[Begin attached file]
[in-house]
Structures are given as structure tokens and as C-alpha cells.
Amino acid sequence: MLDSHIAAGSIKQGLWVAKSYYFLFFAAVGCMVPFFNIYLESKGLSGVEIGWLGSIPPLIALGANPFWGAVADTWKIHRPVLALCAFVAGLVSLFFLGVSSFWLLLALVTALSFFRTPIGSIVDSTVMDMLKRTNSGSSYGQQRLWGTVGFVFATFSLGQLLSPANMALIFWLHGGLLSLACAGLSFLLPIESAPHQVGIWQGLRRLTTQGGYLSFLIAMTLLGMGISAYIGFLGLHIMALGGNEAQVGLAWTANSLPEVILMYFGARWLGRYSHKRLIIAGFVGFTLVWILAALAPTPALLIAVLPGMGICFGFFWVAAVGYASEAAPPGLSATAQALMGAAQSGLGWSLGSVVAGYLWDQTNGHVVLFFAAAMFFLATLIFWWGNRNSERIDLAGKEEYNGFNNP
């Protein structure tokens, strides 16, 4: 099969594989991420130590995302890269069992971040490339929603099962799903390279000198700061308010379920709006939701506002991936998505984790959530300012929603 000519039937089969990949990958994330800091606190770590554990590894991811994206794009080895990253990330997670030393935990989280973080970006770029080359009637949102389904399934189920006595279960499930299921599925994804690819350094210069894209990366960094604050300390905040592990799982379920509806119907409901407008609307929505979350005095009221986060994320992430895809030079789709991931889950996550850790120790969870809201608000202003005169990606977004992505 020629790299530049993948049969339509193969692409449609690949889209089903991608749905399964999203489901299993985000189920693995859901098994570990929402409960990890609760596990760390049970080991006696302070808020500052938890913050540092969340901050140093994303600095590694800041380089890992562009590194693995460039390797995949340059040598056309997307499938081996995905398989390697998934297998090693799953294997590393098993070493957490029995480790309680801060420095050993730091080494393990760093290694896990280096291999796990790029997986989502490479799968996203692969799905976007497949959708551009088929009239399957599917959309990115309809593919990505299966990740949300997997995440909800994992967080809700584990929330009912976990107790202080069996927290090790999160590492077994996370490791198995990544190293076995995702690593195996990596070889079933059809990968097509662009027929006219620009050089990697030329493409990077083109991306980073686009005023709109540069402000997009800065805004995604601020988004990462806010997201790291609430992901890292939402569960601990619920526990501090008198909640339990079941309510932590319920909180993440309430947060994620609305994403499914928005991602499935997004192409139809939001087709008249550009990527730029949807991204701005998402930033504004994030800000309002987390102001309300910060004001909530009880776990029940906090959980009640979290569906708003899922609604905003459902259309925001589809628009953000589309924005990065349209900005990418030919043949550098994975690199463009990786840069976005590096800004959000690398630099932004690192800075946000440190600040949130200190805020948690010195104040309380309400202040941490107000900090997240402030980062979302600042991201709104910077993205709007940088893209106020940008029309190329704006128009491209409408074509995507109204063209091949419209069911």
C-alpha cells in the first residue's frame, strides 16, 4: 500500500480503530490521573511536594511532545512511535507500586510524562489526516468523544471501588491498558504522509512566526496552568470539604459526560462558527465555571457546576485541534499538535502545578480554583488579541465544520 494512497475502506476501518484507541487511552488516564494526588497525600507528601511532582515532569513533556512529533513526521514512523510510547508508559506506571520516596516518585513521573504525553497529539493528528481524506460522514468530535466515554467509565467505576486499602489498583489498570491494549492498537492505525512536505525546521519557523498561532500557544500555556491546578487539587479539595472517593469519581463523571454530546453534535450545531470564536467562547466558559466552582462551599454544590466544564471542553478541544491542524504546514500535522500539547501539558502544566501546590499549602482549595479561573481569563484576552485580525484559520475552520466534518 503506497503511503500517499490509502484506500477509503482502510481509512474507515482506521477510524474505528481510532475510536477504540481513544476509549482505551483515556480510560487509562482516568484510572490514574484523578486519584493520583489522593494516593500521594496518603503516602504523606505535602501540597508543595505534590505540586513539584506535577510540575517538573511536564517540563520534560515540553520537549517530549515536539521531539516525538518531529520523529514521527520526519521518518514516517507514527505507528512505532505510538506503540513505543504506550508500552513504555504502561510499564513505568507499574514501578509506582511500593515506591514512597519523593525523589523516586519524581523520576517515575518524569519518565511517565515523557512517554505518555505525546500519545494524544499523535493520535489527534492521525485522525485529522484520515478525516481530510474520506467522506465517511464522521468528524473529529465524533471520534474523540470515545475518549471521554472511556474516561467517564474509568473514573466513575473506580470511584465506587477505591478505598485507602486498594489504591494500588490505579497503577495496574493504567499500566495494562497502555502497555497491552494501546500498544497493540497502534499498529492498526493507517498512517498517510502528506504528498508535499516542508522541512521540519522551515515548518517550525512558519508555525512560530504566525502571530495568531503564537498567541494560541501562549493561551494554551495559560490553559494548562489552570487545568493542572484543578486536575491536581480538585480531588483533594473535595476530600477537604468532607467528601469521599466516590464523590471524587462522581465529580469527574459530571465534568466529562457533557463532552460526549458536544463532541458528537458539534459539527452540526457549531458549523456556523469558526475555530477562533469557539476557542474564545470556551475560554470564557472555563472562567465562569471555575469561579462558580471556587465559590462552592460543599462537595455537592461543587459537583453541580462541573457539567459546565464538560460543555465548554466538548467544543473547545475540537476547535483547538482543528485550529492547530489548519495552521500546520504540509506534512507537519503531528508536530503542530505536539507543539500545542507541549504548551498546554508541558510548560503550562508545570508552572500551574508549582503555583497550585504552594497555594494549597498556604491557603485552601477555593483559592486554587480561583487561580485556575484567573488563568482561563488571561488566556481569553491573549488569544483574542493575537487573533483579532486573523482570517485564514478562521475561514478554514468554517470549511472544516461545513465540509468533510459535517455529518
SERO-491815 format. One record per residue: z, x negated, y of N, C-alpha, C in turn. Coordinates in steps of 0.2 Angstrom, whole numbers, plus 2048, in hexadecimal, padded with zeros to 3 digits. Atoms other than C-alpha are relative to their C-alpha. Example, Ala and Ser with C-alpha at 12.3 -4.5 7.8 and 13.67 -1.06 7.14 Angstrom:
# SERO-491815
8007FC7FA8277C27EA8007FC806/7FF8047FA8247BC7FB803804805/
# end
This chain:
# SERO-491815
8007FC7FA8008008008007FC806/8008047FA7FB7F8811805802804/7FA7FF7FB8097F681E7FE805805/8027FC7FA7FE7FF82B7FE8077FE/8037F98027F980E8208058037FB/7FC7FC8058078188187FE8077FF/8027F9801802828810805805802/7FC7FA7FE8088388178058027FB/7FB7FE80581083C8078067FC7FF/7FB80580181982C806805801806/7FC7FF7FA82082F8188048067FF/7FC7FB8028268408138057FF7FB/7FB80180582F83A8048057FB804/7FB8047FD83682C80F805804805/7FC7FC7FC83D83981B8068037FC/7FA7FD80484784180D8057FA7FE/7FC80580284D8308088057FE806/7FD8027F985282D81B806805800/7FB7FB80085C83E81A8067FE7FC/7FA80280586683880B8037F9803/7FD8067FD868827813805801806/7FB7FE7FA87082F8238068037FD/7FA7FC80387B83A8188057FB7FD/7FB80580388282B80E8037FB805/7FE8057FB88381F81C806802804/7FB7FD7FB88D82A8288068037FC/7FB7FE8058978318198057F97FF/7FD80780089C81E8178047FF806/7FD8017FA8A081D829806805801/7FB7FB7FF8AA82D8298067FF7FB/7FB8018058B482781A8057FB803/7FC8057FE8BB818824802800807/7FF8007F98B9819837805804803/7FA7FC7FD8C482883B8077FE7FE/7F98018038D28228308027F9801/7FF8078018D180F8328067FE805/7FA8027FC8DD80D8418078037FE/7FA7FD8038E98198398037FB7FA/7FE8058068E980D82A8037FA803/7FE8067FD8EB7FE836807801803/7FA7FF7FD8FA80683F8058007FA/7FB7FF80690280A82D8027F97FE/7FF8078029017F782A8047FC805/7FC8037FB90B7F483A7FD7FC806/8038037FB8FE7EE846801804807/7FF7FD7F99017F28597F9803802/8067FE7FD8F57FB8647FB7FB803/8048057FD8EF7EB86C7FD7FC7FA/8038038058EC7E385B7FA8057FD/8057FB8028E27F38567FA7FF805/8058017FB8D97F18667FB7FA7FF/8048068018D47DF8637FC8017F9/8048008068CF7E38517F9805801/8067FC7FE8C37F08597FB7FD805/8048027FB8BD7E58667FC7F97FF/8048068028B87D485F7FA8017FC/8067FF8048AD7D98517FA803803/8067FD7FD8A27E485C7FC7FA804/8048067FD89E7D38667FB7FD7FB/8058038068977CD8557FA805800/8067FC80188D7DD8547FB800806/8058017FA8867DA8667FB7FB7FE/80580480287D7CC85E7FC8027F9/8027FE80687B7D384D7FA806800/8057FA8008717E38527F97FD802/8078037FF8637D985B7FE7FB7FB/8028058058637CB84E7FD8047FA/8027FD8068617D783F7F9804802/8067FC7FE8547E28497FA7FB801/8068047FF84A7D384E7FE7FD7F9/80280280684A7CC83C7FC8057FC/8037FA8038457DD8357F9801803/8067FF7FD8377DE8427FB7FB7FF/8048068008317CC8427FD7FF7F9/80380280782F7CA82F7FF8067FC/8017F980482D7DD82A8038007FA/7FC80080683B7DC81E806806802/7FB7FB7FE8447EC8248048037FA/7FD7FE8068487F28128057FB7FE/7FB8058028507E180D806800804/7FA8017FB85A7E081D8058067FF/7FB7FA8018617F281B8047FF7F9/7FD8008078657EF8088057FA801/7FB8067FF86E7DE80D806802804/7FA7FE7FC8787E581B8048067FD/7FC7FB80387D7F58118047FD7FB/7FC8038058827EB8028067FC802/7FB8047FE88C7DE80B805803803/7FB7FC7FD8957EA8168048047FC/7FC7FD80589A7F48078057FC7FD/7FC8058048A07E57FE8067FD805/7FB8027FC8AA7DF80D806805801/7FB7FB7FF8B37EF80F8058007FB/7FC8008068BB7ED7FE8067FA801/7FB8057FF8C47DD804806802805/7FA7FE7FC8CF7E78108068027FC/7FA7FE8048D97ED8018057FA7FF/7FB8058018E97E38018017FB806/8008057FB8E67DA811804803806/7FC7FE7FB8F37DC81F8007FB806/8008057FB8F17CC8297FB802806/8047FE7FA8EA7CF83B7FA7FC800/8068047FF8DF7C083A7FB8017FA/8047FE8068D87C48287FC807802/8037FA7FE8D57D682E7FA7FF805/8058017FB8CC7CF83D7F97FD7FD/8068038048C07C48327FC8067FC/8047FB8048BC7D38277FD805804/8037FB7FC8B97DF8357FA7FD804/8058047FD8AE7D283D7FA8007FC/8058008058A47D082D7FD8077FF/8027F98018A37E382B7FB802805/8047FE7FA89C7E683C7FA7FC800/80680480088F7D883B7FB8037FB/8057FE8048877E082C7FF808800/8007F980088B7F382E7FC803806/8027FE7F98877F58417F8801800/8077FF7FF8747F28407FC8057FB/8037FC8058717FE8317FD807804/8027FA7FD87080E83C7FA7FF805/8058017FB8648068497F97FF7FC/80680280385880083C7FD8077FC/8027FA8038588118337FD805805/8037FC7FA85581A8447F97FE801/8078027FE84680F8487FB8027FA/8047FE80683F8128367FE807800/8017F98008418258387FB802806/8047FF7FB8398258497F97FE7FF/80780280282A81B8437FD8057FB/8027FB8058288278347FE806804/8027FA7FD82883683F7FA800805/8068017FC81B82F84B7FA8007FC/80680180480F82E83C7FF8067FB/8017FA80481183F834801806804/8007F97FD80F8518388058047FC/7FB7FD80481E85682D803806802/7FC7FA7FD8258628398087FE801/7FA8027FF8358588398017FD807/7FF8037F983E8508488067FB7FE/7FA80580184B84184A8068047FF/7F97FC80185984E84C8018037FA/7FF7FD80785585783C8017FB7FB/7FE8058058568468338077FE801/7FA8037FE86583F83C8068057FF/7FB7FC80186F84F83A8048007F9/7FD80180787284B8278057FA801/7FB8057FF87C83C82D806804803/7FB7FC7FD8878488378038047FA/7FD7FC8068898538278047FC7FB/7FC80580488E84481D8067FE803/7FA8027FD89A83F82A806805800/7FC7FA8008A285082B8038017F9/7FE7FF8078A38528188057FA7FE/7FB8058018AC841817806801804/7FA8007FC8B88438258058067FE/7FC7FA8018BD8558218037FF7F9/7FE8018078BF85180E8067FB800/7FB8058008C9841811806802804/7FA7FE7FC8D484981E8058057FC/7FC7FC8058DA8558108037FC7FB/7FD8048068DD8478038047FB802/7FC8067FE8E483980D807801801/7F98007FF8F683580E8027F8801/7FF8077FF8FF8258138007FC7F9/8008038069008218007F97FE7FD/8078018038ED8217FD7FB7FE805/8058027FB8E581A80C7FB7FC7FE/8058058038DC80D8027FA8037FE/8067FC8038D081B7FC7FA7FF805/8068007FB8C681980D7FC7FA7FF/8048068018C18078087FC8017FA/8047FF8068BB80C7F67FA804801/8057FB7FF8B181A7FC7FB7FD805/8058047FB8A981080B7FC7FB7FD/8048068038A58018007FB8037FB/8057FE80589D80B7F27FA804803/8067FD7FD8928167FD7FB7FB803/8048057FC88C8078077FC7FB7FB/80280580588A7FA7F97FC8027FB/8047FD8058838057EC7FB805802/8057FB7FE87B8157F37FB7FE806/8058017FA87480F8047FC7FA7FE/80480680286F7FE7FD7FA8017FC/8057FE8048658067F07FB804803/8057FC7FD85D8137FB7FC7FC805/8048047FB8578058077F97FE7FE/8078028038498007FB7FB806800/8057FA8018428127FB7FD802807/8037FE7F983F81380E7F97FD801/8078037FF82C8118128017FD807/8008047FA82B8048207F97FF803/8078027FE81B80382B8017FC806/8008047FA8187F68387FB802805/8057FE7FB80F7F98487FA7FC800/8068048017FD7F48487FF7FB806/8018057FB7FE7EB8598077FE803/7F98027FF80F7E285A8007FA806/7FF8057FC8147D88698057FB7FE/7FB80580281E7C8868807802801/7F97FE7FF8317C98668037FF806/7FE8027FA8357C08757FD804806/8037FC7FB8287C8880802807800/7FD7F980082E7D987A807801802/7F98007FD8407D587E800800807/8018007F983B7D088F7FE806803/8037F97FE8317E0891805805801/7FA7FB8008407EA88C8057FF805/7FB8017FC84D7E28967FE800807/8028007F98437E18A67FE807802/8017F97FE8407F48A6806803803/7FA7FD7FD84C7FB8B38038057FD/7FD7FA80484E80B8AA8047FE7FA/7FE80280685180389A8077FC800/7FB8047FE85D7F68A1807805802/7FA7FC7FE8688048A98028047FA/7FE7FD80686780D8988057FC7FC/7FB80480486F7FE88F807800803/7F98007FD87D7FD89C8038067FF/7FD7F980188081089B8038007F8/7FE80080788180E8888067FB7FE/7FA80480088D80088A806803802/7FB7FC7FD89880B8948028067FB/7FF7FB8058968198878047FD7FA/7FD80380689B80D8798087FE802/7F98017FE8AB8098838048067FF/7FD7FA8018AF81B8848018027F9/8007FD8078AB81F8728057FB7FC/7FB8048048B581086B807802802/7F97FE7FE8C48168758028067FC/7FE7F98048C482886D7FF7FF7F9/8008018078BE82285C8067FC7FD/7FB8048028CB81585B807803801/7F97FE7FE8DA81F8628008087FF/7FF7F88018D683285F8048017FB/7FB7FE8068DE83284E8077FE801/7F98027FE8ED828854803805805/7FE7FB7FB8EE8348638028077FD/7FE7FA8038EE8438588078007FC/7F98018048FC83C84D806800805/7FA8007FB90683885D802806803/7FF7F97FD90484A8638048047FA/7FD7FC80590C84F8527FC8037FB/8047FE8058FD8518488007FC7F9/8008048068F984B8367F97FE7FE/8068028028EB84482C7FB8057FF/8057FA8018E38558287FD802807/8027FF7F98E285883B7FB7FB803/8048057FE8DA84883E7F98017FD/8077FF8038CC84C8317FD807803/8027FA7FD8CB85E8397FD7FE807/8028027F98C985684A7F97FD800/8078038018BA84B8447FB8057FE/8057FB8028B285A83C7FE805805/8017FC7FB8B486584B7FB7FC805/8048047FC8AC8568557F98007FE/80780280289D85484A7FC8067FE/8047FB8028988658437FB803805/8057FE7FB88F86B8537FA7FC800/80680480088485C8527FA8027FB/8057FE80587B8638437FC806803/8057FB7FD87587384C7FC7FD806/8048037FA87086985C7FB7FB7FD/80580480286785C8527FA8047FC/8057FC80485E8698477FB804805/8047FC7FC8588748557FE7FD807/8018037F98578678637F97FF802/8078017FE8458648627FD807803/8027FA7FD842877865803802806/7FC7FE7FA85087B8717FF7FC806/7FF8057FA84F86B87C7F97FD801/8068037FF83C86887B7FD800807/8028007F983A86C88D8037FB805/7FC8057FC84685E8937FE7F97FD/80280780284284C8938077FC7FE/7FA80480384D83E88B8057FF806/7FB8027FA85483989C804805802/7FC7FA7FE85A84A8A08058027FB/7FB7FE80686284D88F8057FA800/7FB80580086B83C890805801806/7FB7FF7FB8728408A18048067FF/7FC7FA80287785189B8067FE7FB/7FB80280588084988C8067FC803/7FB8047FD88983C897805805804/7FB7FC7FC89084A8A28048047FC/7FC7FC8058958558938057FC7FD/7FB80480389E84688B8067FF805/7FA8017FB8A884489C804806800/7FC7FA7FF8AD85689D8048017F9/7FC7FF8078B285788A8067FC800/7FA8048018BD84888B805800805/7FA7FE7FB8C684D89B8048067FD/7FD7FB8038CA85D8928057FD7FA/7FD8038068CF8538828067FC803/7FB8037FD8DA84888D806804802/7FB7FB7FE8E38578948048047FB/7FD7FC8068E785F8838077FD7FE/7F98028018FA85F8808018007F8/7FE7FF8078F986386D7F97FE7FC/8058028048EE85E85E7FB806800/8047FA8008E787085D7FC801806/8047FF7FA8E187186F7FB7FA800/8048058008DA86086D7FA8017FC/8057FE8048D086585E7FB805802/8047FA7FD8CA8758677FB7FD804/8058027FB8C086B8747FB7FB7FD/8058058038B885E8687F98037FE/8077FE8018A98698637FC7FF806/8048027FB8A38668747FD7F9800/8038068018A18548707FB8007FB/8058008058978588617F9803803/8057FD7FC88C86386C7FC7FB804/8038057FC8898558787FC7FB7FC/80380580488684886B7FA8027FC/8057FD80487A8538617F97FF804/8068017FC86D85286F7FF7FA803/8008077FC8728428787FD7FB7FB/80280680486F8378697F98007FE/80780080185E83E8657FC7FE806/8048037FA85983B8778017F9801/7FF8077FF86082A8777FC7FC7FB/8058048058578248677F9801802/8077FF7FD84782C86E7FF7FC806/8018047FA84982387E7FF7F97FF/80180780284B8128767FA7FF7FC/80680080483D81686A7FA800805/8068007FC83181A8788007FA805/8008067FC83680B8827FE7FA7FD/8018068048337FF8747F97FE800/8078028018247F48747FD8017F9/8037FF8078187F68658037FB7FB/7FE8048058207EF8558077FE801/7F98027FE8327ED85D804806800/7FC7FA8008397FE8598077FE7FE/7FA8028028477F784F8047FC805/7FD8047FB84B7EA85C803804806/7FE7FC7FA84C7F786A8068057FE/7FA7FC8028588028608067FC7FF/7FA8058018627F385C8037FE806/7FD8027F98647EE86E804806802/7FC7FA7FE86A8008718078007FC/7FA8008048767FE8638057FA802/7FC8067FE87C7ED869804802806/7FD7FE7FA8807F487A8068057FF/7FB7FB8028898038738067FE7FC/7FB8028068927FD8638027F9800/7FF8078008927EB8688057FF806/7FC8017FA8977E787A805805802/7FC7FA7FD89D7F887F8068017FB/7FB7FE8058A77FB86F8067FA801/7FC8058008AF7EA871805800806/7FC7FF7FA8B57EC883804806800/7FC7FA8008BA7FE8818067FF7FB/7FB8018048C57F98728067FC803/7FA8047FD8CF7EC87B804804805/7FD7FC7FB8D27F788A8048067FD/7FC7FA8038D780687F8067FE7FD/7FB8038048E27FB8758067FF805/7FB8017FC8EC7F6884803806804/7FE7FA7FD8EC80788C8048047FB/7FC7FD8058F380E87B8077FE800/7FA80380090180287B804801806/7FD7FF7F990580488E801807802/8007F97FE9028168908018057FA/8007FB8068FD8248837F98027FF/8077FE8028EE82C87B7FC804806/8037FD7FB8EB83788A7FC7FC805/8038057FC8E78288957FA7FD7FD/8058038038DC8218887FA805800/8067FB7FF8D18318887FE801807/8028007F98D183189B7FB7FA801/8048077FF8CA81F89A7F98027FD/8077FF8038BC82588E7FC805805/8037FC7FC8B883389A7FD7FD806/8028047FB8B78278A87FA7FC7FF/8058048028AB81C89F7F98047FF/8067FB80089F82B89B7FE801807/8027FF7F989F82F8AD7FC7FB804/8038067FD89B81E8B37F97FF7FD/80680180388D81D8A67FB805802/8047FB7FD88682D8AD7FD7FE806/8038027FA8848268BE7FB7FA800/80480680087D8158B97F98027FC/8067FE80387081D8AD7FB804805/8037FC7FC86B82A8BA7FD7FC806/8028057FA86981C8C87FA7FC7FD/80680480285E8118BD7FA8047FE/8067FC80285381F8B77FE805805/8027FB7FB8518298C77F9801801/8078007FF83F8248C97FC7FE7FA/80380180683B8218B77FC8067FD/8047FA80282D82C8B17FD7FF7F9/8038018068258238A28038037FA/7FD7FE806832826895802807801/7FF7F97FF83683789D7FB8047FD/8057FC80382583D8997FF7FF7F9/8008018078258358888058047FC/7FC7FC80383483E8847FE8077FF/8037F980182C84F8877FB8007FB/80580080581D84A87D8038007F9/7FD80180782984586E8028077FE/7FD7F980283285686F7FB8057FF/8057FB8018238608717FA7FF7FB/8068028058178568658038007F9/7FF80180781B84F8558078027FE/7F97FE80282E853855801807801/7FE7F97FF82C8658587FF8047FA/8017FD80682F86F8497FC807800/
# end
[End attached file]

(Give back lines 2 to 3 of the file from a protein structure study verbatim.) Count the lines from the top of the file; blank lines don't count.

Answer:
Structures are given as structure tokens and as C-alpha cells.
Amino acid sequence: MLDSHIAAGSIKQGLWVAKSYYFLFFAAVGCMVPFFNIYLESKGLSGVEIGWLGSIPPLIALGANPFWGAVADTWKIHRPVLALCAFVAGLVSLFFLGVSSFWLLLALVTALSFFRTPIGSIVDSTVMDMLKRTNSGSSYGQQRLWGTVGFVFATFSLGQLLSPANMALIFWLHGGLLSLACAGLSFLLPIESAPHQVGIWQGLRRLTTQGGYLSFLIAMTLLGMGISAYIGFLGLHIMALGGNEAQVGLAWTANSLPEVILMYFGARWLGRYSHKRLIIAGFVGFTLVWILAALAPTPALLIAVLPGMGICFGFFWVAAVGYASEAAPPGLSATAQALMGAAQSGLGWSLGSVVAGYLWDQTNGHVVLFFAAAMFFLATLIFWWGNRNSERIDLAGKEEYNGFNNP